Can we simulate complex multidimensional multiphysics problems efficiently on quantum computers?
To address this problem properly we have to dig a little bit deeper into not only the multiphysics problem that we are trying to simulate but into the mathematical model that can be efficiently implemented on quantum computers also.
Luckily, the quantum lattice Boltzmann method (LBM) offers a solution, again.
Understanding dimensionality in multiphysics simulations
When we want to simulate some physical processes in practice, the need for details in the results often imposes the dimensionality of the mathematical model being used. The less information we need, the simpler the model we can use.
To mathematically describe the same physical process operating on different dimensional levels, certain modifications (simplifications) of the basic equations need to be introduced.
One-dimensional models where only one spatial coordinate is being considered include the highest level of simplification, while the two (2D) and three-dimensional (3D) models are far more complex.
In the case of two and three-dimensional models, geometry describing the boundaries of the physical domain is more involved, therefore requiring more computational power. Here the quantum jumps into the game.
Expanding the QLBM for multidimensional challenges
The Quantum lattice Boltzmann method (QLBM), Quanscient’s flagship procedure for solving computational fluid dynamics problems on quantum computers, can be further extended to simulate higher dimensional Multiphysics problems.
Each computational step of the QLBM described previously for the 1D case can be efficiently simulated on quantum devices for 2D and 3D cases.
In contrast to the 1D case, where we can have two or three distribution probabilities per lattice site, in a higher dimension domain, more distribution probabilities per node are required. In the 2D LBM, for example, we can have five or nine probabilities per node, depending on the configuration of the model.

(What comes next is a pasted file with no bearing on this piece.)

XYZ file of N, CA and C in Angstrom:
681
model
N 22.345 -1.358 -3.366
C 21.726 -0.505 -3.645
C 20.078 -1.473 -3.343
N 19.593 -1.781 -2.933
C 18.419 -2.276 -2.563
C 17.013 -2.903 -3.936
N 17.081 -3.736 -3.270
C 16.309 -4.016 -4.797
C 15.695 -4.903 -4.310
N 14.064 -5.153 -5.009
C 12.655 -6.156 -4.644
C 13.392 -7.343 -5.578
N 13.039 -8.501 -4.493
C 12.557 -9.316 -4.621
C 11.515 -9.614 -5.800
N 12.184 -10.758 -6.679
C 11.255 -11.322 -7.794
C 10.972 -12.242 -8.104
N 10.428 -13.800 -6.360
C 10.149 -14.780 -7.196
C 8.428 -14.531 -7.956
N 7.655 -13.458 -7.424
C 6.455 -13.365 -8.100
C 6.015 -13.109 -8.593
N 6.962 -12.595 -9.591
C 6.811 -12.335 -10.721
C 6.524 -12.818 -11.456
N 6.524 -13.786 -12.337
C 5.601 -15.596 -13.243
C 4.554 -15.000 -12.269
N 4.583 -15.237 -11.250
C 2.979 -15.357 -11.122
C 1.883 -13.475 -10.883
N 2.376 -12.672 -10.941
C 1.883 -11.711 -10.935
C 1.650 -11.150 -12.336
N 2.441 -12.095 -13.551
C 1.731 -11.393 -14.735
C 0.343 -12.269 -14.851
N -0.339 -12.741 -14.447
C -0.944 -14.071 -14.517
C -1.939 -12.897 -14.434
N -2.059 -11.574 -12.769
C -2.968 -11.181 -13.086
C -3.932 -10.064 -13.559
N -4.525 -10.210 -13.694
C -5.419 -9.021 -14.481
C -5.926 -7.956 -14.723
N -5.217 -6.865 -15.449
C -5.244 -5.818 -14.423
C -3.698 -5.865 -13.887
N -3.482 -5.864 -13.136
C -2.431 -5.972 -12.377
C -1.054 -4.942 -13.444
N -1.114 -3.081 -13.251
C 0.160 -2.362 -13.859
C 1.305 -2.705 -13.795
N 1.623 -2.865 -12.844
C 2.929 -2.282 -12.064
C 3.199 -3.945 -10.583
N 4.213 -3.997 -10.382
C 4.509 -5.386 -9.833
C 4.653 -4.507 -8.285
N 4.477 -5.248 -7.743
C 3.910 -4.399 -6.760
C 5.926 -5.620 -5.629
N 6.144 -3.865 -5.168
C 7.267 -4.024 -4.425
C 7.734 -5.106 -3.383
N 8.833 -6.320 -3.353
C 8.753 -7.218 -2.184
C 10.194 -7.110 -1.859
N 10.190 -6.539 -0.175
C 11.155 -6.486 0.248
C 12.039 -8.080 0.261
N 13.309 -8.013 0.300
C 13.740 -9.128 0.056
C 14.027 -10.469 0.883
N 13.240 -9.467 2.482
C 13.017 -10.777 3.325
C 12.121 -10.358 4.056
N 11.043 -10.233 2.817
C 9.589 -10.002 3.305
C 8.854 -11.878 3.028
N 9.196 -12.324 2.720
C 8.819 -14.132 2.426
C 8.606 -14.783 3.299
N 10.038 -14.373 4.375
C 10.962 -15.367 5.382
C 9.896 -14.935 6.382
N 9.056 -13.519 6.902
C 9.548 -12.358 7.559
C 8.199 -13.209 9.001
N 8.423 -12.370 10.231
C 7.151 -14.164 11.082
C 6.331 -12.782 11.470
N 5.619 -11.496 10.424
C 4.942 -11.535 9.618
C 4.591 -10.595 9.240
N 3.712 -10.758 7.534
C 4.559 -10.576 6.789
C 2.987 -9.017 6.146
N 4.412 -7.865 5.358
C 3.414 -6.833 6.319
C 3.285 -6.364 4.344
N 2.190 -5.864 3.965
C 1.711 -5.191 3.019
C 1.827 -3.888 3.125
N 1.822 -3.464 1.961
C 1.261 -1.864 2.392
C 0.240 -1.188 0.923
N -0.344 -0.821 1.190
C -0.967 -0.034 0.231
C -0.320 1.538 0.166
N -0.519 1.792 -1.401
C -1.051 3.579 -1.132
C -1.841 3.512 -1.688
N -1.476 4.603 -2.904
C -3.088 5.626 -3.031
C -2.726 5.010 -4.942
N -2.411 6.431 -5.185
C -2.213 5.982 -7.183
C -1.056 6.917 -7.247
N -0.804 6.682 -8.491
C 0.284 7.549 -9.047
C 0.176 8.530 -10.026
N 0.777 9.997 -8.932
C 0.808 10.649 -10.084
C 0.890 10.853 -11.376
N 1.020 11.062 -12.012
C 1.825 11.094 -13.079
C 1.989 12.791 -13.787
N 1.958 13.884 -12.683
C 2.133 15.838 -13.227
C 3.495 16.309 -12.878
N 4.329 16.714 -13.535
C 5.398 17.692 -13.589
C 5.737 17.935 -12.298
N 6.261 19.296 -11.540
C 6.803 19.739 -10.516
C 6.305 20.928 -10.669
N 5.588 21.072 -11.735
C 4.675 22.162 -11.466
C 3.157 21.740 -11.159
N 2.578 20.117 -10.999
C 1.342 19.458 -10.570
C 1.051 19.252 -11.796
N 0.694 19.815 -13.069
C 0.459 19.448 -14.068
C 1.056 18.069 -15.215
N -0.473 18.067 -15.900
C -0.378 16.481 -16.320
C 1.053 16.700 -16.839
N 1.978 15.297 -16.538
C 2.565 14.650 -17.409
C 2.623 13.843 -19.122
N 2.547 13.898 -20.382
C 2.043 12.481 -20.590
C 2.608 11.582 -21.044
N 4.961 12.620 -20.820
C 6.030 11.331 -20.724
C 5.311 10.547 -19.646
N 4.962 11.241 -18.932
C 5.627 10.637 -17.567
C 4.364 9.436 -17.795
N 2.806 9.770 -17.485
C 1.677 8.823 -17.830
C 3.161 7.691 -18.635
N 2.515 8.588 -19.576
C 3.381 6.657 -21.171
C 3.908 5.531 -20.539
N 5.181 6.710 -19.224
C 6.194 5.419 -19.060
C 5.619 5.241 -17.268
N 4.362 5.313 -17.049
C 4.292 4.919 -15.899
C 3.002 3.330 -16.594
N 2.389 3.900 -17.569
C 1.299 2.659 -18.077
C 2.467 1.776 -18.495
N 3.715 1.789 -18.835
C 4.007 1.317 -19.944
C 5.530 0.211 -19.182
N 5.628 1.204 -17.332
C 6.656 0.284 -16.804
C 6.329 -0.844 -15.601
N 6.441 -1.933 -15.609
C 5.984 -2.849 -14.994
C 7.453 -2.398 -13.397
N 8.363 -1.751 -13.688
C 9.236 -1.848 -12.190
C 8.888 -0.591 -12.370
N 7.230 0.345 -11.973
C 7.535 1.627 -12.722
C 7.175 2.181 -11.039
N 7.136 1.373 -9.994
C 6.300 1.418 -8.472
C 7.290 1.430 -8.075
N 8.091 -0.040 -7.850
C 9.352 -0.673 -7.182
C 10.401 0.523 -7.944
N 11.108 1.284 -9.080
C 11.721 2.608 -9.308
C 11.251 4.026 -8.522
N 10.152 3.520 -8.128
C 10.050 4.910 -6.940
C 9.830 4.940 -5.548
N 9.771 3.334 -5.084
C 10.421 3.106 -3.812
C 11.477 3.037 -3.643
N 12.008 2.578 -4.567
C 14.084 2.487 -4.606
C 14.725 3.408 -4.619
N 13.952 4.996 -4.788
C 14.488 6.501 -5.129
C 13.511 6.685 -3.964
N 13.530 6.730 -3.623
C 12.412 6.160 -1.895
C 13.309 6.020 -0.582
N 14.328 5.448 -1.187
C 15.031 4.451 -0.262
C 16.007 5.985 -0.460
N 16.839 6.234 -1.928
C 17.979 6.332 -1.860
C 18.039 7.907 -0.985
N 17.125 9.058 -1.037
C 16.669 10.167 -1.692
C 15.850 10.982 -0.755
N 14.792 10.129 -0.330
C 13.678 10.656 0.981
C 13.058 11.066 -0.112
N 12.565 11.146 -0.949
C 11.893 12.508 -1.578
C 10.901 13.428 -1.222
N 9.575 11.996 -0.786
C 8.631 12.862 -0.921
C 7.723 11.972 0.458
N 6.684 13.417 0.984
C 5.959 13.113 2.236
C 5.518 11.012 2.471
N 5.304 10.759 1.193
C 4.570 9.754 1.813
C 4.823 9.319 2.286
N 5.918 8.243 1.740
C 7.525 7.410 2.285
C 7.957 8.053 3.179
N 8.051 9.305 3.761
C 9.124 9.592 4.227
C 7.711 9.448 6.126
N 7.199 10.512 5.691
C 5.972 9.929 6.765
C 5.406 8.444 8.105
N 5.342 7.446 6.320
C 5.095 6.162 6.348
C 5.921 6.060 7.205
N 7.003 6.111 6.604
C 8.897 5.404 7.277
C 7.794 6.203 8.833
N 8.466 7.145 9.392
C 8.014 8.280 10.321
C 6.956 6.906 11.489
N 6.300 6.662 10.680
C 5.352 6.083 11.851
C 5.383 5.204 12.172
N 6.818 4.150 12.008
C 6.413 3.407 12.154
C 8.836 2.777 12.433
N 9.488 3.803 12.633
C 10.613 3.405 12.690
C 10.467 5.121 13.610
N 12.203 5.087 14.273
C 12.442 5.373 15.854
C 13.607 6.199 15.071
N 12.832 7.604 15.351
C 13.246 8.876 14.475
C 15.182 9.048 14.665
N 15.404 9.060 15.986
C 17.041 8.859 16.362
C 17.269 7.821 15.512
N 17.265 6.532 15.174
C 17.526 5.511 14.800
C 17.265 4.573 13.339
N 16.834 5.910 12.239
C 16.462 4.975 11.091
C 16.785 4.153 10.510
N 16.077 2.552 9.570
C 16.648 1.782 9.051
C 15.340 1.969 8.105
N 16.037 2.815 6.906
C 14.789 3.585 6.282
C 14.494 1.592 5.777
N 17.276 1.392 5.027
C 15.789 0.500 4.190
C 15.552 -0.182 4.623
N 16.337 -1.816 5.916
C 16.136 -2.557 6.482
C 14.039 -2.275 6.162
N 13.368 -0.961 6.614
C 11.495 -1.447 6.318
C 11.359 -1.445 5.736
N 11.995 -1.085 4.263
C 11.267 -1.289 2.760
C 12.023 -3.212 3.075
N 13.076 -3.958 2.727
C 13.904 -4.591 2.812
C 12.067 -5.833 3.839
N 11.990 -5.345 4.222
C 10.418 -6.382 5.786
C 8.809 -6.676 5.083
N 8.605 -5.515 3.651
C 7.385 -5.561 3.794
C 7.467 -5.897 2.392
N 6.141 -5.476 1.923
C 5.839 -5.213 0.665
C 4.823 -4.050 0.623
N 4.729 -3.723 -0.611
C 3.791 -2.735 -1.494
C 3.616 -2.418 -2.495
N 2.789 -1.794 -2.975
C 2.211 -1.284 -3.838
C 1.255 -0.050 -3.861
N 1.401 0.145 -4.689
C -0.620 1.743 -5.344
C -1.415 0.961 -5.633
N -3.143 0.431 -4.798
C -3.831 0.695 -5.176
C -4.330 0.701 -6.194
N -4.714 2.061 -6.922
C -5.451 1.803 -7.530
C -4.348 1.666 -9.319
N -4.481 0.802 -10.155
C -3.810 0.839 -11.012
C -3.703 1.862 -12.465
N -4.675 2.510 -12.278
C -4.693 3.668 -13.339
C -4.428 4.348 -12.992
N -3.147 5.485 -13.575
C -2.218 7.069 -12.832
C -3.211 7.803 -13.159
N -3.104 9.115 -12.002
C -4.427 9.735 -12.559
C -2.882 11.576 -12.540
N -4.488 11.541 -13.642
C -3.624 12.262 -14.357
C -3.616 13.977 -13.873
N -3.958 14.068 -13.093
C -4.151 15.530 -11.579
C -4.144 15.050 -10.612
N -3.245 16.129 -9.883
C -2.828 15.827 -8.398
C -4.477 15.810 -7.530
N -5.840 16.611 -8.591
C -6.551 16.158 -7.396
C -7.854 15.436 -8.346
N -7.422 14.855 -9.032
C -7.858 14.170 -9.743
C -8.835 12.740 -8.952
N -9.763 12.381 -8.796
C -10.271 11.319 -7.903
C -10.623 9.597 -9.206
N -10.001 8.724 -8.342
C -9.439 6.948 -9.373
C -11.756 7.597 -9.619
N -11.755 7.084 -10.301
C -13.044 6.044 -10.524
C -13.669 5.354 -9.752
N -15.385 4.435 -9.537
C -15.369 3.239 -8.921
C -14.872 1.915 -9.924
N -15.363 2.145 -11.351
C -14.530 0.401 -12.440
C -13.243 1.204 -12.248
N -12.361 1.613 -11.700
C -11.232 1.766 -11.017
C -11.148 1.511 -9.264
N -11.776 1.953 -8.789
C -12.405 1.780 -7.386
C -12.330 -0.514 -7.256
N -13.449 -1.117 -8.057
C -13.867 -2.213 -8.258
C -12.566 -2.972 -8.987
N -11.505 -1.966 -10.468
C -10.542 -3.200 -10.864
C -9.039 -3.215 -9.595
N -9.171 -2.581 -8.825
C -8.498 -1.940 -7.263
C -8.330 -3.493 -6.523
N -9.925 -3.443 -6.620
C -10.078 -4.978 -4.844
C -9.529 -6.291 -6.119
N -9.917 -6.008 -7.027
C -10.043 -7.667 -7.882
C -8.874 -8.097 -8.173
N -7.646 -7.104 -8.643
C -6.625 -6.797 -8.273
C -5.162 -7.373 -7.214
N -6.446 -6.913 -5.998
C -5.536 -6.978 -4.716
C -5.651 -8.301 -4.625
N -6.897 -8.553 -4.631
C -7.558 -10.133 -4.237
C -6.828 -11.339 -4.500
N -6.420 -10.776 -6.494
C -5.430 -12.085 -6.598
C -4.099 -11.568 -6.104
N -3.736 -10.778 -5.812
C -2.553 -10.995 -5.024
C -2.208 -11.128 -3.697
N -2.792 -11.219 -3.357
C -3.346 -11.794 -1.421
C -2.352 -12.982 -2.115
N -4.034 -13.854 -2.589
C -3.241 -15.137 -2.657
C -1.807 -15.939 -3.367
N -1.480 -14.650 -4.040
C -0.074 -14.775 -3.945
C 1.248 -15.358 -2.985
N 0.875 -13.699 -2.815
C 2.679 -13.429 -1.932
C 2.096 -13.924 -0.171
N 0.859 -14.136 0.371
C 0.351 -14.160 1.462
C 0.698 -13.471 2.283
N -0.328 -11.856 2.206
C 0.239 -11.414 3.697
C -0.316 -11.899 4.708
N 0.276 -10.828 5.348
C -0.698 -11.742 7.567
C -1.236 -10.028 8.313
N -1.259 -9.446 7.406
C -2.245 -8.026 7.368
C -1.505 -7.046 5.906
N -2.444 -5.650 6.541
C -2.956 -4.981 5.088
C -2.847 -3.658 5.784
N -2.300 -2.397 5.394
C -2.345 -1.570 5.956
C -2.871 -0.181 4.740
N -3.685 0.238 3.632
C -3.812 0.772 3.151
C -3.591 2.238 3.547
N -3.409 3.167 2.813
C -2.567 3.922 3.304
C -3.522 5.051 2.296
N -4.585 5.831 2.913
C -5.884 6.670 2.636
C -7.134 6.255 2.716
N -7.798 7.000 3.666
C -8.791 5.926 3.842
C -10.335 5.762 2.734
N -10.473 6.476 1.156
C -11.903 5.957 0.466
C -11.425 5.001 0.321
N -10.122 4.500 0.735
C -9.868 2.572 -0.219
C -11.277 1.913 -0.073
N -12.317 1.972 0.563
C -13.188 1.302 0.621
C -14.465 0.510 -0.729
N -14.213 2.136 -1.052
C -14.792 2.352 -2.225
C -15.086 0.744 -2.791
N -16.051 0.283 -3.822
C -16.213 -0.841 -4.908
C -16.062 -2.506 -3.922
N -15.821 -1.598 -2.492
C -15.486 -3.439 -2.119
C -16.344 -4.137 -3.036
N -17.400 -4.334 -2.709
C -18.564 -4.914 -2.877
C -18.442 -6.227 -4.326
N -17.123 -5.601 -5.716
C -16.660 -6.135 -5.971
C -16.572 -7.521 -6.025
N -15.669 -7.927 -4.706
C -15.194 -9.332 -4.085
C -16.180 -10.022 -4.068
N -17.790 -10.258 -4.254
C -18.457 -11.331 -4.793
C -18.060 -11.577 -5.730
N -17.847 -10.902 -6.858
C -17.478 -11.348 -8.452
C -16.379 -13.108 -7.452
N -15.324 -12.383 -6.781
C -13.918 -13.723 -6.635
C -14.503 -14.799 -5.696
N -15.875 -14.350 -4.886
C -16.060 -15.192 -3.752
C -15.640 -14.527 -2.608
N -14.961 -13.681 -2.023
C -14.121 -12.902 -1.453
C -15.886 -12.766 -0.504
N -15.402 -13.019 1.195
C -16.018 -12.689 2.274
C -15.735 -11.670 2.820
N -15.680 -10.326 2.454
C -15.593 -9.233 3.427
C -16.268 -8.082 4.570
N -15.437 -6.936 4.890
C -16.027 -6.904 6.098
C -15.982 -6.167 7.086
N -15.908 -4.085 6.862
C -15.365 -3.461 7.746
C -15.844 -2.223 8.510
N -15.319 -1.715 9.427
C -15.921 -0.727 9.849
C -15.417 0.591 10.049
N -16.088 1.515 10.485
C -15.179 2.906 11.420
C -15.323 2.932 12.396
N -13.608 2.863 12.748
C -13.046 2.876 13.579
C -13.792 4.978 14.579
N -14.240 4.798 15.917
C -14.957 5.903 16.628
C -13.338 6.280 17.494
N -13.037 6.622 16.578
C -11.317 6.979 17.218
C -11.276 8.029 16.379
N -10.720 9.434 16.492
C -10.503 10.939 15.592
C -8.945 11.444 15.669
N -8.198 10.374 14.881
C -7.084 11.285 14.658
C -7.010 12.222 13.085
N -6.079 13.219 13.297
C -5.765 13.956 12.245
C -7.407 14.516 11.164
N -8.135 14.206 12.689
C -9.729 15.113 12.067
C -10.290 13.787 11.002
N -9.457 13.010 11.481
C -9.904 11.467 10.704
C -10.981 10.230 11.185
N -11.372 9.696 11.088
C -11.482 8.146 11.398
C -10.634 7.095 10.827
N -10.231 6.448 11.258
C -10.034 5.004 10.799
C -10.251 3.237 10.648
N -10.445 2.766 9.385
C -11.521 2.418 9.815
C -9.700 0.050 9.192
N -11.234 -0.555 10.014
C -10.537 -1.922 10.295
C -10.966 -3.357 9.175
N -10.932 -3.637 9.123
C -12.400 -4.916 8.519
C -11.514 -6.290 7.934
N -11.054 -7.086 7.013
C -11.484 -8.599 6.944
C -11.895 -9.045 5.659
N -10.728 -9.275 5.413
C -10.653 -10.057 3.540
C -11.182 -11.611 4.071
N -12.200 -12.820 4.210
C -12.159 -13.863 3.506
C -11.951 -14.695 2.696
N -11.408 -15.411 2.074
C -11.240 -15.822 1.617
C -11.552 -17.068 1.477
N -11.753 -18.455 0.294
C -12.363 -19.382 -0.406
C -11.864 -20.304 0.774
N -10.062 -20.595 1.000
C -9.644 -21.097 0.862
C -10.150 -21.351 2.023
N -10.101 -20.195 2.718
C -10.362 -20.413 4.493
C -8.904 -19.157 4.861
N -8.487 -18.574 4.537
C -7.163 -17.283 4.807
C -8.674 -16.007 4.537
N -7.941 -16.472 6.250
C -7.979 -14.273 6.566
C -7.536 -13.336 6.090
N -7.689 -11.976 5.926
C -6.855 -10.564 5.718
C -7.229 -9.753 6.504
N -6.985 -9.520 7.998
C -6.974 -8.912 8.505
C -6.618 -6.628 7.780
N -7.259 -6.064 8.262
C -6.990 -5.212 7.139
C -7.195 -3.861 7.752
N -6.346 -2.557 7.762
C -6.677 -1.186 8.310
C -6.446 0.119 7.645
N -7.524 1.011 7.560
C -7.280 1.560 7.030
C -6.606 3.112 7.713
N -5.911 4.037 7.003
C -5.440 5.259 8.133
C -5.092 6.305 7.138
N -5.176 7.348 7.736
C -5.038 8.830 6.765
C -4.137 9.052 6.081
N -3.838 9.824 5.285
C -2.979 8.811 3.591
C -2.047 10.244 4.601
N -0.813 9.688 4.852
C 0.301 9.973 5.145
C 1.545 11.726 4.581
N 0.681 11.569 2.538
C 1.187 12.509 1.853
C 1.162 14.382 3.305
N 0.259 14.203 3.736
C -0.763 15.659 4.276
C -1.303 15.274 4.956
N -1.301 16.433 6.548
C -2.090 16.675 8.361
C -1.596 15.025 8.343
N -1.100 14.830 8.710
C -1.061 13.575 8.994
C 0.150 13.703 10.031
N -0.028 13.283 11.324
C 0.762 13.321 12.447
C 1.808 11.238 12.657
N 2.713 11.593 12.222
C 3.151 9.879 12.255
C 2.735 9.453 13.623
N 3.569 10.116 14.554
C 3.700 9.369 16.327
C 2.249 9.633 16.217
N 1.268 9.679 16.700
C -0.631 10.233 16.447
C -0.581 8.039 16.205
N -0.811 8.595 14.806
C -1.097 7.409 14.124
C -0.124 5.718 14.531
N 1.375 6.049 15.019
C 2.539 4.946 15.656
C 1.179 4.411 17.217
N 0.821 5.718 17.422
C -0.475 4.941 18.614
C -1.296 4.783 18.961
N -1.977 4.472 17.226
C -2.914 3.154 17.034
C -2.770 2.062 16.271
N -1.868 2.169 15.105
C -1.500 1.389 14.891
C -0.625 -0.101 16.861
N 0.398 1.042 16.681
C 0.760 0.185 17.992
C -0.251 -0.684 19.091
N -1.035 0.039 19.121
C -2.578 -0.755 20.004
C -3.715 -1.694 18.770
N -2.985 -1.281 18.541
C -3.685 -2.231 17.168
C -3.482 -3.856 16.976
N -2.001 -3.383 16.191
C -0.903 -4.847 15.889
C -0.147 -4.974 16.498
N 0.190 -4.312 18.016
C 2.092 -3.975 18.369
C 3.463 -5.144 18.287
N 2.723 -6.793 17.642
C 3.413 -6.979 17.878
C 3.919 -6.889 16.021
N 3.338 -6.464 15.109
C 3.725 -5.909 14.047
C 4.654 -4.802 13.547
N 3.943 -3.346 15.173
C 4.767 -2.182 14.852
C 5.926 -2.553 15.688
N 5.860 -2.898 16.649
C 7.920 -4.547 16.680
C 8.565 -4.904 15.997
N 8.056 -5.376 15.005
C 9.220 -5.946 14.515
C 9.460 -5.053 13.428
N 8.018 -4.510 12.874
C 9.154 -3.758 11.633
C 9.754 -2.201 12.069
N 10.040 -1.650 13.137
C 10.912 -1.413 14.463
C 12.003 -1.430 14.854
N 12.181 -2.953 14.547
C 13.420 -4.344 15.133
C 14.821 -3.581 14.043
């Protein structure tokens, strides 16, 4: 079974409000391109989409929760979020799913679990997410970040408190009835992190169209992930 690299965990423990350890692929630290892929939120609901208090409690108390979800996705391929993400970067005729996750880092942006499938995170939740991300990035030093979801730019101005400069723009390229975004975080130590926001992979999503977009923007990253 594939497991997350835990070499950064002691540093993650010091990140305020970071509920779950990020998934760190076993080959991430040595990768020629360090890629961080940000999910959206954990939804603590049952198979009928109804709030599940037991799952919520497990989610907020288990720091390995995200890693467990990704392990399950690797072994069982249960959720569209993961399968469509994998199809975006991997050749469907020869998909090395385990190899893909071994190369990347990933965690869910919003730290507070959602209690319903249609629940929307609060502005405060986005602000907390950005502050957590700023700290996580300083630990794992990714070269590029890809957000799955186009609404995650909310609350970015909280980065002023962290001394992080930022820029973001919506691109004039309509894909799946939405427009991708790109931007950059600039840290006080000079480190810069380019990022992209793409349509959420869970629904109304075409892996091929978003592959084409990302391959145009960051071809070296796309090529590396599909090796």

As a consequence of having more distribution functions per lattice site, the propagation step now involves evolution in four (nine) spatial directions, while the collision step can include more additional terms in the equilibrium distribution function (complex dynamics require more information).
From the quantum computing perspective, implementation of these steps can be performed efficiently in a similar manner as in the 1D case with some additional modification in order to include additional degrees of freedom.
Applying the Quantum D2Q5 model in 2D simulations
To demonstrate the application of the two-dimensional quantum lattice Boltzmann method transport of constituents governed by the advection-diffusion equation (ADE) is simulated using the Qiskit, IBM’s SDK for working with quantum computers.
Time evolution of the concentration drops Cmax=1.0 at the position x=20 and y=20 of the rectangular domain carried by the flow velocity components ux=0.1 and uy=0.1 after t=100 time steps are shown in Figure 1 (red line corresponds to analytical solution).
Concentration profile after 100-time steps calculated with the 2D QLBM
Simulation of the physical process in higher dimensions is more complex in contrast to simplified 1D cases.
The lattice Boltzmann method can easily simulate processes in higher dimensions while maintaining its simplicity at the same time.
LBM for higher dimension cases involves lattice models with additional propagation directions (in contrast to the 1D case) followed by the implementation of some additional terms in the equilibrium distribution function.
Quantum implementation of the higher dimension LBM models utilizes the same methodology used in 1D QLBM. However, due to the additional directions in the lattice structure development of the corresponding quantum algorithm is now more involved.
The quantum lattice Boltzmann method shows significant potential for performing multidimensional multiphysics simulations on quantum computers.